E3 2021 has arrived and brought with it a slate of developers eager to show off the fruits of their labors. We had a chance to sit down first for a hands-on session and then a guided playthrough of Sands of Aura, an isometric Souls-like with a hint of Wind Waker flavor.
Sands of Aura is a difficult game to talk about in that it seems to be trying to straddle the line between a hack and slash dungeon crawler and a more deliberately paced Souls-like. The demo opens with an introduction to the game’s crafting system. It is a smart way to let players decide what kind of build they want to use right out the gate. My first crack at the level was with a dual sword wielder with a perk that my weapons had a chance to cause a ranged attack.
The level design is both open and vertical. Prior to entering the forge where we crafted our weapon, I managed to go off course and get killed as an unarmed warrior against knights with swords and throwing knives. The fortress keep is in shambles. Walls are broken, water pools in flooded areas, and there are shortcuts galore where once there would have been walls. I can already tell that the looping style of the best Dark Souls levels will come into play when I catch glimpses of enemies on parapets far above. Those enemies though are where it becomes clear that the game needs some tuning before it is ready to come out in early access.
You Won’t Like Them When They’re Angry
Enemies in Sands of Aura are faster than you are and will aggro from a long distance and stay aggro’d, which means if you end up unlikely enough to stage a retreat from an encounter in a new direction, you will end up kiting half the level. Combat feels unsure of itself. Your primary attack is very twitchy and responsive, while your block, at least with the dual swords and later on the mace I used, takes more than a second to go from animation start to finish. The mace has a twirling attack that lets you hit crowds of enemies at once at much longer range than the swords. The swords on the other hand had less time between attack animations giving more fluidity to move canceling.
Even then, the block does not act like a traditional one. Here it reduces incoming damage and gives the player a chance to parry. It is a bold design decision, but the result is that I never wanted to try to block because of the long wind up and cool down. I instead relied on the dash as my second option in combat. This works well except in the flooded areas where movement speed is slowed. The aforementioned long aggro distance also means that you have to take special care of which direction you dash to avoid pulling in the next group of enemies. That said, the feeling of hitting that block perfectly is as satisfying as any parry in any other game.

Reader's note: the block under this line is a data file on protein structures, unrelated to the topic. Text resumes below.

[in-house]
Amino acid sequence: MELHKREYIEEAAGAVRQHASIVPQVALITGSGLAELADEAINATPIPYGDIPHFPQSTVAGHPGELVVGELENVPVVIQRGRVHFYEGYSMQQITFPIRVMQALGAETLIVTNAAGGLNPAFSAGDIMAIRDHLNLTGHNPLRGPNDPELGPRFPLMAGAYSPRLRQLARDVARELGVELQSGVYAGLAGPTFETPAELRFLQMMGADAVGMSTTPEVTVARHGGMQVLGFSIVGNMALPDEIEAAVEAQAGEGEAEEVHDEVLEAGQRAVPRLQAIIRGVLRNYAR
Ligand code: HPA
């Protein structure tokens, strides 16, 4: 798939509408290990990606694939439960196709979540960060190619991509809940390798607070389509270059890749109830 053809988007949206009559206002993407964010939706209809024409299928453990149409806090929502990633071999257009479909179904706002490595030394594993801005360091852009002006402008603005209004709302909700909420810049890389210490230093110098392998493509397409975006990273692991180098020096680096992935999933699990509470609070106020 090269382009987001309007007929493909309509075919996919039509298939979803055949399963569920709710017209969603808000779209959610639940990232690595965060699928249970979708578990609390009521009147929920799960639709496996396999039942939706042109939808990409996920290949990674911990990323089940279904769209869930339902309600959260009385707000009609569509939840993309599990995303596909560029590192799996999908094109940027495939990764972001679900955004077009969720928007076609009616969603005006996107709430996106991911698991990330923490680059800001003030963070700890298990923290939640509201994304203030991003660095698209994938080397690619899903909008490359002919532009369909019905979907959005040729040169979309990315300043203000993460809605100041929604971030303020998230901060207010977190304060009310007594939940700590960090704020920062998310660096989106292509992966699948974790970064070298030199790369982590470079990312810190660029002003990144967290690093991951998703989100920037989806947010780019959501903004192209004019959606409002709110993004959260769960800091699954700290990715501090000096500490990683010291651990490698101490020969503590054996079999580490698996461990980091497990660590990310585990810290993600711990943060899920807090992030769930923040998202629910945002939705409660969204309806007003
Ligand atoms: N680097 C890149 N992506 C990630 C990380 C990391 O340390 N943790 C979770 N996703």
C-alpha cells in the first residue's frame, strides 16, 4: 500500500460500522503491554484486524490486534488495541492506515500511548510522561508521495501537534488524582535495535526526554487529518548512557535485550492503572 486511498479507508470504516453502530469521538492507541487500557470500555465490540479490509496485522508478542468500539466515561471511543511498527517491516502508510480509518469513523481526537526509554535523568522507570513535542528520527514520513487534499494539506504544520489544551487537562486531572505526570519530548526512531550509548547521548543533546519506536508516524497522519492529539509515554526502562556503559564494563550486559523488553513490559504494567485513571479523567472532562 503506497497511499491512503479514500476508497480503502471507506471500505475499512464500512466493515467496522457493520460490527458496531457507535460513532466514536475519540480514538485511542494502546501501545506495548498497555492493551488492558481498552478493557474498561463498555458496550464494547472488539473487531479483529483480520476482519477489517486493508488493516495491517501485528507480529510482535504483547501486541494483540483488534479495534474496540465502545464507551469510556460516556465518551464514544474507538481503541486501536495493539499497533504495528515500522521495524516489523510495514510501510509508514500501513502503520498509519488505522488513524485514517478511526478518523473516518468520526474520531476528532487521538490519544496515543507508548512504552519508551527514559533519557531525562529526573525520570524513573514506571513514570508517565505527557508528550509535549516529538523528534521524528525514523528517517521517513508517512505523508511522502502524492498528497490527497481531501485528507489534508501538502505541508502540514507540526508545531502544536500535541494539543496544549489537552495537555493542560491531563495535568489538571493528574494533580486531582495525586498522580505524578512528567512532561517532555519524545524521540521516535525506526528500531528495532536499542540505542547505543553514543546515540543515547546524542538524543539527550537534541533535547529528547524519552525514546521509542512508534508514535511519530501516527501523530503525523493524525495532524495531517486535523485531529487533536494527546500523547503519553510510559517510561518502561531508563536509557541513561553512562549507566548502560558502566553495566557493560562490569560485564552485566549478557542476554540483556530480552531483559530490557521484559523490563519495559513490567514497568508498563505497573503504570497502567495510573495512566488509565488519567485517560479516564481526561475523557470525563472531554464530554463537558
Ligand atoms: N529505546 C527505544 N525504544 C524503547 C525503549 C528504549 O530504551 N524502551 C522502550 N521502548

Go Fast to Go Slow
The game is an interesting mix of dichotomies. On the one hand, I am in a gorgeously art-directed world that has been drowned in sand, carrying a cartoonishly large dumb bell-style mace. The attack animations are fast and fluid-like an action game, but every other action feels a little too slow.
There is also a mechanic of weapon stamina degradation where after about a dozen hits you will have to ‘cleanse’ your weapon. This essentially debuffs your weapon until you press the ‘Y’ button and wait about a second. It turns the fluidity of combat into something discrete. Between that and a short stamina bar that limits your dashing ability, it makes it hard to get into a rhythm with the combat. The developers spoke at length about the dance style of combat, and they are well on their way to getting there with a little more refinement.
A World Well Lived In
The game showcased a wide variety of enemies and a boss fight that would have been right at home in Anor Londo. Every enemy feels terrifying. Every shambling corpse and exploding insect can end your run. The ruined beauty aesthetic shines through in the character designs and world-building. Several NPC encounters provide flavor to the lore and the world and give out quests with a traditional (Praise the Sun) quest log. The demo did an excellent job showcasing the variety of NPCs in the world, one is a guest giver, another lures you into an ambush and a third gives a dire warning for the player’s interference. I am hopeful that this density of NPCs is not just for the demo’s sake and carries through the world providing justification for the various encounters.
Unfortunately, we were not able to go sailing on the sand ocean as showcased in the trailer. This open-world aspect of the game will serve as a breath between the tense action segments of the islands. This game is right up my alley, and I look forward to watching the combat systems evolve when the game comes out in Steam Early Access later this year.